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Reducing Underage Drinking: A Collective Responsibility
Per capita consumption of alcohol has also fallen relative to other consumer beverages: from 21 percent of the total in 1980 to 15 percent in 1997 (Putnam and Allshouse, 1999).
According to the National Household Survey, fewer than half of Americans age 12 or older are current drinkers (had a drink in the past 30 days), and fewer than 5.7 percent drink heavily (five or more drinks on an occasion on at least five different days in the past month) (Substance Abuse and Mental Health Services Administration [SAMHSA], 2002). Of United States drinkers, the heaviest drinking 5 percent (those who average 4.2 drinks or more per day over the course of a year) consume 42 percent of the alcohol (Greenfield and Rogers, 1999), while the top 15 percent drinks 73 percent of the alcohol. More than half of all alcoholic beverages in the United States (and 76 percent of beer) are consumed at high-risk levels, that is, when drinkers had five or more drinks on a single occasion (Rogers and Greenfield, 1999).
Consumption among young people is even more concentrated in a small group of heavy users. Young people (under age 21) account for an estimated 12 percent of the total market (U.S. Department of Justice, 2002), and the majority of young people who drink report binge drinking1 (SAMHSA, 2002). These binge drinkers consume the vast majority of the alcohol drunk by young people: 92 percent for 12- to 14-year-olds, and 96 percent for 15- to 17-year-olds and 18- to 20-year-olds (U.S. Department of Justice, 2002).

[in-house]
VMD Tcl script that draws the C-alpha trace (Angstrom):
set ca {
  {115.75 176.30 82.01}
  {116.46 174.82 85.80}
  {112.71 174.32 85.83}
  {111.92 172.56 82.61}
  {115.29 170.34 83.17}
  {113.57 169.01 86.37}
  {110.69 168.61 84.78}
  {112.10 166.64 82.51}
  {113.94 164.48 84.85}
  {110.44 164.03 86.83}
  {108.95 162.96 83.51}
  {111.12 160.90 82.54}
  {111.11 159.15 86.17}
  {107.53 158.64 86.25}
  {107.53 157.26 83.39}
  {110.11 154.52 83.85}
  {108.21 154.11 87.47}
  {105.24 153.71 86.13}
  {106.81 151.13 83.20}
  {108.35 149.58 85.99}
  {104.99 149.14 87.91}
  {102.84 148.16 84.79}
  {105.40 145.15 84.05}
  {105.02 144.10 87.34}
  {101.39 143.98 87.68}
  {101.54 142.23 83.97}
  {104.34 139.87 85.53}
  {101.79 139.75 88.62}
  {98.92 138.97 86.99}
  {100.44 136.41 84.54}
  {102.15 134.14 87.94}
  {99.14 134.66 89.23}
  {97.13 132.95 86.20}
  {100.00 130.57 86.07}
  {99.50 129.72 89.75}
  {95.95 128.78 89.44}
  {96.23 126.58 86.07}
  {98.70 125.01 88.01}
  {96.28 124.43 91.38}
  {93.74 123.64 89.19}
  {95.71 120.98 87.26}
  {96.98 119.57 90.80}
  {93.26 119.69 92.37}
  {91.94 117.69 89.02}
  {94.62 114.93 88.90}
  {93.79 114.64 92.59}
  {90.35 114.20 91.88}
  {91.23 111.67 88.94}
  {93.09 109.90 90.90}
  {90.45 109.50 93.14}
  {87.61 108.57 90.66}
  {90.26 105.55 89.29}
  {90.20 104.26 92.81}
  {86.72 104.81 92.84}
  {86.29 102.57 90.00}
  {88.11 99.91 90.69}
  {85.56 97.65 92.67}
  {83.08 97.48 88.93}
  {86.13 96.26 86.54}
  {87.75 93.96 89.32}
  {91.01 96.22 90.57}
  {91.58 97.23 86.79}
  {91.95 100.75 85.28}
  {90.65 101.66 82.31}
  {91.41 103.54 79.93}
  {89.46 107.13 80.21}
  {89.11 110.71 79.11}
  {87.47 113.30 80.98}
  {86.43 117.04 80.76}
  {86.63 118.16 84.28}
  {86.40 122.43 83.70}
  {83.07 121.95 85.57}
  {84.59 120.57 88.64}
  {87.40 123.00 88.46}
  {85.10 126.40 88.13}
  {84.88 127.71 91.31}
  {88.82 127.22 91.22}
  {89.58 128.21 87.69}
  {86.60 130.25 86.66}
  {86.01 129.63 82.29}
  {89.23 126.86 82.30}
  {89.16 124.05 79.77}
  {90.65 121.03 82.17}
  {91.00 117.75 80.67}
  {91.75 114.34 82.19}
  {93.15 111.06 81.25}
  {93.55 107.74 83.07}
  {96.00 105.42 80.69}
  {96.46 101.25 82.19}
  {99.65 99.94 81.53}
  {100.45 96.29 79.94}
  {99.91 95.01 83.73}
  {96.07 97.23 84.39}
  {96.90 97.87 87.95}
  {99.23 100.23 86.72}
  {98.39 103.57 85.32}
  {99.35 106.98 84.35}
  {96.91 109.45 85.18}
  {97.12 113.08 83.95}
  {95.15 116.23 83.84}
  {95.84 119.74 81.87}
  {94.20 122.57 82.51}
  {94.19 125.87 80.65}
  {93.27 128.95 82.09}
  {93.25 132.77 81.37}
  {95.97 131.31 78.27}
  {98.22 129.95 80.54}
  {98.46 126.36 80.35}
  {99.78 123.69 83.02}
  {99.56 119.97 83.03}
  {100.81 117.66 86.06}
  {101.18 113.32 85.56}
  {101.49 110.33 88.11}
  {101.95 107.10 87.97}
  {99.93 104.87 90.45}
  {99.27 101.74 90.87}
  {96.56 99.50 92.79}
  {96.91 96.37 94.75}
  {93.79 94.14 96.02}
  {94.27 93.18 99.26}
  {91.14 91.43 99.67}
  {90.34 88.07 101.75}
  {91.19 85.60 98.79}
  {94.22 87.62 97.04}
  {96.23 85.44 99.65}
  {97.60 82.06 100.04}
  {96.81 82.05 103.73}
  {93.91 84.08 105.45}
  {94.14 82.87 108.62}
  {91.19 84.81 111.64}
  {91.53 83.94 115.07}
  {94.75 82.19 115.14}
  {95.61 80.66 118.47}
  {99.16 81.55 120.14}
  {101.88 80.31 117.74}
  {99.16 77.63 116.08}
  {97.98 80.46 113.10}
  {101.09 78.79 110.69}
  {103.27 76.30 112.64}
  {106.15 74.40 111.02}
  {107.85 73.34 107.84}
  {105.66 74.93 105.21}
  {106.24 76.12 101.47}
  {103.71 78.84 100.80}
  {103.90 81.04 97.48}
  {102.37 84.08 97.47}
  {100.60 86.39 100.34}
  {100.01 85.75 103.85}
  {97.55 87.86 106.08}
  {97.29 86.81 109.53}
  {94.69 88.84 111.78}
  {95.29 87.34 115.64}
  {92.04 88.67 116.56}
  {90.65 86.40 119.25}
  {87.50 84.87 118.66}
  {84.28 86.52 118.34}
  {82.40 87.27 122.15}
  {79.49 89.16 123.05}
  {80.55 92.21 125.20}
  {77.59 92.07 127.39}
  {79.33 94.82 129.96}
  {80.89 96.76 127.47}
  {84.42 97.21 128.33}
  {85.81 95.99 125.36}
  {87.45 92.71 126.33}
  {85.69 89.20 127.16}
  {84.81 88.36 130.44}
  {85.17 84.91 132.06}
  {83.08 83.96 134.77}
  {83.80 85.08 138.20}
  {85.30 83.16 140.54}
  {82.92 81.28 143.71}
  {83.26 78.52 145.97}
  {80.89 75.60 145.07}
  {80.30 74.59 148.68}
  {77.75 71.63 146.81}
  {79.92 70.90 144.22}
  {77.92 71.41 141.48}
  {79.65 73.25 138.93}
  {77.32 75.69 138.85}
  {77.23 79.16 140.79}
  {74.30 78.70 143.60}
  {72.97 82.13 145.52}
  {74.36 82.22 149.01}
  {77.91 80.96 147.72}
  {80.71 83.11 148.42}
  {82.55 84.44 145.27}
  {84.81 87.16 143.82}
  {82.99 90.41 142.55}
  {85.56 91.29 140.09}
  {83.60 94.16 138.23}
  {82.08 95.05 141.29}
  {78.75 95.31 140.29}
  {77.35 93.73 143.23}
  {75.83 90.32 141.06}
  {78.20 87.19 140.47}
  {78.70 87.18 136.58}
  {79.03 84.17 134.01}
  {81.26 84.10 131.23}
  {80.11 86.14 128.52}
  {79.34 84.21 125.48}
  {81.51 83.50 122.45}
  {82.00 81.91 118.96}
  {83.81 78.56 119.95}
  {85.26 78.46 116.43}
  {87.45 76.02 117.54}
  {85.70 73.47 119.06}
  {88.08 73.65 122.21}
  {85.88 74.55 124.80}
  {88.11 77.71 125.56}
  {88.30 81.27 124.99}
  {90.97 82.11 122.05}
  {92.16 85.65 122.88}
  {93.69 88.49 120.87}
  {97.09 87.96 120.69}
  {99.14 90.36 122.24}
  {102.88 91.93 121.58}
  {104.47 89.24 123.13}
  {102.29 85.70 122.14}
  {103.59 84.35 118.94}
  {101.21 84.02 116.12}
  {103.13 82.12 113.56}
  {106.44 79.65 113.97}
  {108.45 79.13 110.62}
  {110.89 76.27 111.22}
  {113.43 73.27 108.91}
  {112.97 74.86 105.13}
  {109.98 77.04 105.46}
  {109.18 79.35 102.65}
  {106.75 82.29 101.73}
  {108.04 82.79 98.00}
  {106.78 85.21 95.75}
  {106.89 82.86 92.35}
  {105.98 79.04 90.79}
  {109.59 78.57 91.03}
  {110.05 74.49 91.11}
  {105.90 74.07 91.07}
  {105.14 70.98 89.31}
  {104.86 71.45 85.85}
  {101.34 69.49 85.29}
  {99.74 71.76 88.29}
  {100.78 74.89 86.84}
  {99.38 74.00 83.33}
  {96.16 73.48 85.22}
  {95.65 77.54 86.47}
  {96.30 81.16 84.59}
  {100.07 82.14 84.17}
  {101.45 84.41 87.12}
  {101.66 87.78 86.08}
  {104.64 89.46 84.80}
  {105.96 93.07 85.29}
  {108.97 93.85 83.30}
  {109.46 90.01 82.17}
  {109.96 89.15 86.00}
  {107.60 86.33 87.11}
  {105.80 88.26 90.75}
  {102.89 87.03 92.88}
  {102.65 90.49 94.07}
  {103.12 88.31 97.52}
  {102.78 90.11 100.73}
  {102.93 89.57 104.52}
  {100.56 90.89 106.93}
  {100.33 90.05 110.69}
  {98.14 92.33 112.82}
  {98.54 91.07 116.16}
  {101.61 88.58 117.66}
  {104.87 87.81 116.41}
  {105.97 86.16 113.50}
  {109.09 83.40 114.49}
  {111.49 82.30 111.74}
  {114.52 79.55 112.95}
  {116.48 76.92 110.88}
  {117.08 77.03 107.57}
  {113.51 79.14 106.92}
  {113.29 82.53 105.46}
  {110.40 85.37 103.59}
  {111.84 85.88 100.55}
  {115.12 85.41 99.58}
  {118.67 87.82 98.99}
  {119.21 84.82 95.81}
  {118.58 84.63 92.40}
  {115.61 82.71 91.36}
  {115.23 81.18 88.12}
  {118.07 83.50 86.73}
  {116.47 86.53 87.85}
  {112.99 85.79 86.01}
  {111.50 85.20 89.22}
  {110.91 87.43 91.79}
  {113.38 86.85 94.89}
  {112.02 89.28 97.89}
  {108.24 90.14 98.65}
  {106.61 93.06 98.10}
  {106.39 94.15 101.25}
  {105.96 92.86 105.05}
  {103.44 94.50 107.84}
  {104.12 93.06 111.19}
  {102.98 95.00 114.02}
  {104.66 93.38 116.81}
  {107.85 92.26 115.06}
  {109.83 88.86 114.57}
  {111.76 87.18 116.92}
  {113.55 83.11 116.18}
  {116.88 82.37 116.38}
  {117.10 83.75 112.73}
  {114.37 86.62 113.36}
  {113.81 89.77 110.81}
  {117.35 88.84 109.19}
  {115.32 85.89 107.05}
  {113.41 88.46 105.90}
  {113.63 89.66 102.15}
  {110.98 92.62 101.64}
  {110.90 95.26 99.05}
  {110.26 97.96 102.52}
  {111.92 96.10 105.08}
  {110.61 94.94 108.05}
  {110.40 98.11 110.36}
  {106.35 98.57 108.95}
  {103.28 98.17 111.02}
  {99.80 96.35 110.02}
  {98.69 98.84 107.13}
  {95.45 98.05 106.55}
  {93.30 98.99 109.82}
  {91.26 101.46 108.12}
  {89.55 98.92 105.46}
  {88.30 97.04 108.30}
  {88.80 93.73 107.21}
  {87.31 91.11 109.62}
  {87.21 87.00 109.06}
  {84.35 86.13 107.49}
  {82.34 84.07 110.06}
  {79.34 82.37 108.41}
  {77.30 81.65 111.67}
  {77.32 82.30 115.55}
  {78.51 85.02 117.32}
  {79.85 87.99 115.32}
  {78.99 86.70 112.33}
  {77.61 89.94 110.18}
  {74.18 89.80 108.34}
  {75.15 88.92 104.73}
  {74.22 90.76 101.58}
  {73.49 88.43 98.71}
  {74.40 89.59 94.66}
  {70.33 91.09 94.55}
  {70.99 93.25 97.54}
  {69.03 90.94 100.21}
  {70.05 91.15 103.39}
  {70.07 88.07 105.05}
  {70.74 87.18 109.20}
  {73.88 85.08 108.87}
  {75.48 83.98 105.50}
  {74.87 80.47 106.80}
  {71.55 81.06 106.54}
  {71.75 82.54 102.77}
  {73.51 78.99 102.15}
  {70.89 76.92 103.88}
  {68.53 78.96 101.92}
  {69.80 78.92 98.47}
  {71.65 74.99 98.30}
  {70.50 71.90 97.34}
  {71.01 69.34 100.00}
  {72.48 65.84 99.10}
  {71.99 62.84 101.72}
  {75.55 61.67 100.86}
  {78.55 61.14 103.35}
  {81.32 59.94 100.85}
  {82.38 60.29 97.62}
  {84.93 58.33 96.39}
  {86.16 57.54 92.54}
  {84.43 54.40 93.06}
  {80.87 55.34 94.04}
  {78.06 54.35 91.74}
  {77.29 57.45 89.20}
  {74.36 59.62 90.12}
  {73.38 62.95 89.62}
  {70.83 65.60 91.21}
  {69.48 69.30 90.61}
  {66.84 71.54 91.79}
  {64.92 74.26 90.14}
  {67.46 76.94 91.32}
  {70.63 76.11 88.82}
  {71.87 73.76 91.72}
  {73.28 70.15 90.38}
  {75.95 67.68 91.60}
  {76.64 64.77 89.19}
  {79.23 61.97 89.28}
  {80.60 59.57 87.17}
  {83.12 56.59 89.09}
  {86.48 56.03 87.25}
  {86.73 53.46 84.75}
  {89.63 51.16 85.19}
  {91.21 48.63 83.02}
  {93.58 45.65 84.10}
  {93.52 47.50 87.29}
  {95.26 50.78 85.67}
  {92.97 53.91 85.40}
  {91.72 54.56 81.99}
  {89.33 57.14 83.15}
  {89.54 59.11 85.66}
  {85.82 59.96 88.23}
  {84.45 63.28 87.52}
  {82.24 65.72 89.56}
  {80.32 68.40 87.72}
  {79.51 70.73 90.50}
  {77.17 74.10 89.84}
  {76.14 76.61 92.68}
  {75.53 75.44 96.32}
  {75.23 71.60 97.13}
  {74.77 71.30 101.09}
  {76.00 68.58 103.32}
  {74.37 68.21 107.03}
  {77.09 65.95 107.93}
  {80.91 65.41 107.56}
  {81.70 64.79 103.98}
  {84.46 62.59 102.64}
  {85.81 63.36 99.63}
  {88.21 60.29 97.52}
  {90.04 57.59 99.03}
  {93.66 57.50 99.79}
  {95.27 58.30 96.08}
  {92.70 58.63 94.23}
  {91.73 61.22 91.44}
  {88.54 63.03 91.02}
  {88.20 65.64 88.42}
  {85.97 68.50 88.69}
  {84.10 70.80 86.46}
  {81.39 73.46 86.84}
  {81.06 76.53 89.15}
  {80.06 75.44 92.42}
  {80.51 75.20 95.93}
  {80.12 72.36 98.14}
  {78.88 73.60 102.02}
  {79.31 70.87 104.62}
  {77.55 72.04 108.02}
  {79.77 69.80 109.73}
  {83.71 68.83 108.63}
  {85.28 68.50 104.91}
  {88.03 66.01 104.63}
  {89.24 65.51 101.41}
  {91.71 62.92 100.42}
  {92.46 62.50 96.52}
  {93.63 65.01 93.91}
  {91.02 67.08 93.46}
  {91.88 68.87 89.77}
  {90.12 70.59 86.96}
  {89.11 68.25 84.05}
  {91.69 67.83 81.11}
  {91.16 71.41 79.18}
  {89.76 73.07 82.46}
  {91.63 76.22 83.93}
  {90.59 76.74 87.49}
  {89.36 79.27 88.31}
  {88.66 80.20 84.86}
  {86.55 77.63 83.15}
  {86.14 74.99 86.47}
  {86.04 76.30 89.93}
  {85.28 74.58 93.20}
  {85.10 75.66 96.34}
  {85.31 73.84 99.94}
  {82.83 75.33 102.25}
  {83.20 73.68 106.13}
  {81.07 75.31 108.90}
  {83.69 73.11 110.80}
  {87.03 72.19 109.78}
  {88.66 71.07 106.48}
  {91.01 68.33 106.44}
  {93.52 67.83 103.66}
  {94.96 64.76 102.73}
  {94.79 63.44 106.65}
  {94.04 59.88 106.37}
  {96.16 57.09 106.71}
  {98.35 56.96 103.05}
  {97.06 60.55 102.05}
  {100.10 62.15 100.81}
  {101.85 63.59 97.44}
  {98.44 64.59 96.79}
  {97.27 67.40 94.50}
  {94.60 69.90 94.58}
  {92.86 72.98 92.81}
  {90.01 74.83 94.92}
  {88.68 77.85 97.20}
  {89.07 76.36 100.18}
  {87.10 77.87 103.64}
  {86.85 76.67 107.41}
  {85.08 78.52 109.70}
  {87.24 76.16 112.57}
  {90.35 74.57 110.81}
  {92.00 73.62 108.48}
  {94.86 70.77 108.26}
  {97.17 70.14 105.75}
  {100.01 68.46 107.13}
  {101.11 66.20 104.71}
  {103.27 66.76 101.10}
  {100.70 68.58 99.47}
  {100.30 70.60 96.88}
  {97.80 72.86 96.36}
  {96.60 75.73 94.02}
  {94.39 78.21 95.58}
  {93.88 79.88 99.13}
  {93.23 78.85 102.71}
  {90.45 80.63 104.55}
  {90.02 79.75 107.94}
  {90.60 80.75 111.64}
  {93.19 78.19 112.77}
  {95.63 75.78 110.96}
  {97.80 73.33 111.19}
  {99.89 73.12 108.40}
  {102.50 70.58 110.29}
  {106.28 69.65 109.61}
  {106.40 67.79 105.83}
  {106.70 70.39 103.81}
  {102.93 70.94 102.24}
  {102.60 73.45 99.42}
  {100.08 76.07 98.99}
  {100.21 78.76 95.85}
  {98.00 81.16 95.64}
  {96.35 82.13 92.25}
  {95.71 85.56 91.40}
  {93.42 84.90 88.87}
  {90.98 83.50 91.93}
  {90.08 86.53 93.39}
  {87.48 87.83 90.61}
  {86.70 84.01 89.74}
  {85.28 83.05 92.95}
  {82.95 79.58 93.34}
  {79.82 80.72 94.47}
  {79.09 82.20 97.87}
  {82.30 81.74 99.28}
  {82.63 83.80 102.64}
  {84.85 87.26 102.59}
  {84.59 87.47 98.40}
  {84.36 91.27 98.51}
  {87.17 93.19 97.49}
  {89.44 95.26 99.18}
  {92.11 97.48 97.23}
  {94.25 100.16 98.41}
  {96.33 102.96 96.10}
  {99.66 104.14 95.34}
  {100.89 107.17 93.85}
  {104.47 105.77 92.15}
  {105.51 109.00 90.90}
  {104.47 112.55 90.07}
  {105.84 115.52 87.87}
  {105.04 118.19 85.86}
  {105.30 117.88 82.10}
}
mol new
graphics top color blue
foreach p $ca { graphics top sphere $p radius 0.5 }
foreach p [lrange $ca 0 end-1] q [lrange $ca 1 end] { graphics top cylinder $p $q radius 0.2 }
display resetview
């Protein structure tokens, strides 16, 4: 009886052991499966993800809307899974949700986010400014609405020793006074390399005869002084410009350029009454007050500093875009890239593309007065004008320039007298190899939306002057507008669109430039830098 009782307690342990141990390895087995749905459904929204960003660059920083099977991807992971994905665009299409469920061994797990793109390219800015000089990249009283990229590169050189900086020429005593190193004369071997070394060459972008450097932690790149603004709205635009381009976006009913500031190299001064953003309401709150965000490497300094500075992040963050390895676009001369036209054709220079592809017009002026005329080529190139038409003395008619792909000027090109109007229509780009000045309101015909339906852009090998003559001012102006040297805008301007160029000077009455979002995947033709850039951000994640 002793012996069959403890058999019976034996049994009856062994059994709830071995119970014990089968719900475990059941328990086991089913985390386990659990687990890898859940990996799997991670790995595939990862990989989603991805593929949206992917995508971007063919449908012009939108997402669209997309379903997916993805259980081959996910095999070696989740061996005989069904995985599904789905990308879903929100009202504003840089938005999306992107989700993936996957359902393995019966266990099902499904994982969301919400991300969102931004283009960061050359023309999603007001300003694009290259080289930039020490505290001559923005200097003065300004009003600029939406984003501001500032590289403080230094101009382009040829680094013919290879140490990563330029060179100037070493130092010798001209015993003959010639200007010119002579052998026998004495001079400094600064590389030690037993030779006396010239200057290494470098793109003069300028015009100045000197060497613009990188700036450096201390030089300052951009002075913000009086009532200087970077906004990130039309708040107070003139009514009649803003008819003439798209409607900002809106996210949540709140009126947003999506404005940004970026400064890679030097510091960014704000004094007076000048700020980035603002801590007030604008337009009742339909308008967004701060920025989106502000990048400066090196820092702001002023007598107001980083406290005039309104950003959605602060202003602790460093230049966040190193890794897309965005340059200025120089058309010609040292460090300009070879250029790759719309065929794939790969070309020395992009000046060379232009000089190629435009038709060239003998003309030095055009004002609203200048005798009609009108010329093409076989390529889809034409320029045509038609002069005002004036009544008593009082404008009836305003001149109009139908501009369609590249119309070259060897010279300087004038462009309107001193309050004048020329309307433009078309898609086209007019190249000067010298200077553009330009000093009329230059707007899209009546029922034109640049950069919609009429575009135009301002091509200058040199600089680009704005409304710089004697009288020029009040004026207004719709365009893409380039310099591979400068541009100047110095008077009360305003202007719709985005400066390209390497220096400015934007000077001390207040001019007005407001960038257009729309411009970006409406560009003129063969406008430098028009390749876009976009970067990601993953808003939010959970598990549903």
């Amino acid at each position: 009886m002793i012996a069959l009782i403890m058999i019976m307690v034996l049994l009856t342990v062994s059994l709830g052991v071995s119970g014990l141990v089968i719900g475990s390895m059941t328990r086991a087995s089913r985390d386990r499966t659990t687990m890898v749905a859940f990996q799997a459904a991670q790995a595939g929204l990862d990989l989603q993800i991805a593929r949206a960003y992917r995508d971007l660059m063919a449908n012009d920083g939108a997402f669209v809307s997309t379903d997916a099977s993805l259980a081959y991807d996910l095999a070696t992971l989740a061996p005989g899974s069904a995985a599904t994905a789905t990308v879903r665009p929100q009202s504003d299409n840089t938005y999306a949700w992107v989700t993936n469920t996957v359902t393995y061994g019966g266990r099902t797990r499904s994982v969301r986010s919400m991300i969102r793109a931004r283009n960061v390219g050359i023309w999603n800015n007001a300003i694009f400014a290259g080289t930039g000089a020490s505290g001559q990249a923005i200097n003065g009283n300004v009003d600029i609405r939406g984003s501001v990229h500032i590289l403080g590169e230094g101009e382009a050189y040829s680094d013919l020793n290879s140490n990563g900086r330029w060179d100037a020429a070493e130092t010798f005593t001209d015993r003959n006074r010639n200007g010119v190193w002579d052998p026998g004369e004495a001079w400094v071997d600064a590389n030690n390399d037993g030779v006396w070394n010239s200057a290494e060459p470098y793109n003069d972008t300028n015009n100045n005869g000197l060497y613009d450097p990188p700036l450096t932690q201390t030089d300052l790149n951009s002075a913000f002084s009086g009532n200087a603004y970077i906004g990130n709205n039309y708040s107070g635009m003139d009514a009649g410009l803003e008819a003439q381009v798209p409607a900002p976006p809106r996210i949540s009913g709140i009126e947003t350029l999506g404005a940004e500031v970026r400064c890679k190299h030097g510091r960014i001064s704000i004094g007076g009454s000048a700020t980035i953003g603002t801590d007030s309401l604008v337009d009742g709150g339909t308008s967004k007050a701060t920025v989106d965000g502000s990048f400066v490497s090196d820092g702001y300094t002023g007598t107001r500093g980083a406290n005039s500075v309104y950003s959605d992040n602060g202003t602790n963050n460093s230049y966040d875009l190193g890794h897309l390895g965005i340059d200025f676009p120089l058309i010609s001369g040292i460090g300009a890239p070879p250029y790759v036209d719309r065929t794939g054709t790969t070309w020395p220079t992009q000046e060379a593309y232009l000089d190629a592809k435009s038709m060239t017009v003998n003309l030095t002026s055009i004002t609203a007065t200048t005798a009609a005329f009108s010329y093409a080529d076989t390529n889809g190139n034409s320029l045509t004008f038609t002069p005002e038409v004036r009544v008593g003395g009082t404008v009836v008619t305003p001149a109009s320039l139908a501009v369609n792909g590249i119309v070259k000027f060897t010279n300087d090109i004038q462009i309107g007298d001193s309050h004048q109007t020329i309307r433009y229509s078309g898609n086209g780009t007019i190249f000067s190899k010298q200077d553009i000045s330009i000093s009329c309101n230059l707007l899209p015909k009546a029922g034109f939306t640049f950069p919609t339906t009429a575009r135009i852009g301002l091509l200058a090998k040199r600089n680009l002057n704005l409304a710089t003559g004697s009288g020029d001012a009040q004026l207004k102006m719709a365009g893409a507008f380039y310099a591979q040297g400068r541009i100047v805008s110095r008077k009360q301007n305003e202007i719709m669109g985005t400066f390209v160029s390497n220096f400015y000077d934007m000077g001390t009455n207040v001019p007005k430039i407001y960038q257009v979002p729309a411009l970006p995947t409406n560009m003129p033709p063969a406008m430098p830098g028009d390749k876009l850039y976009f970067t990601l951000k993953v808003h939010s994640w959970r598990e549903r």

The number of new teenage drinkers appears to be increasing. According to the National Household Survey on Drug Abuse (NHSDA), between 1995 and 1999 (the latest year for which data are available), the total number of people who began drinking alcohol increased significantly from 3.5 million to 5 million. The majority of those initiates were teens: between 1995 and 2000, the number of persons aged 12 to 17 who started drinking alcohol grew from 2.2 million to 3.1 million. At the same time, the average age of initiation of alcohol use has generally decreased since 1965 (National Institute on Drug Abuse, 2002).
Growing the Alcohol Market: “Total Marketing”
In modern alcohol markets, the advertising and promotion of alcohol are central to the product itself. Whereas in earlier eras, alcohol may have been marketed based on the quality, purity, and price of the product, now the identity of the brand is paramount (Jernigan, 2001). As the Chief Ex-
Defined as five or more drinks on a single occasion at least once in the past 30 days.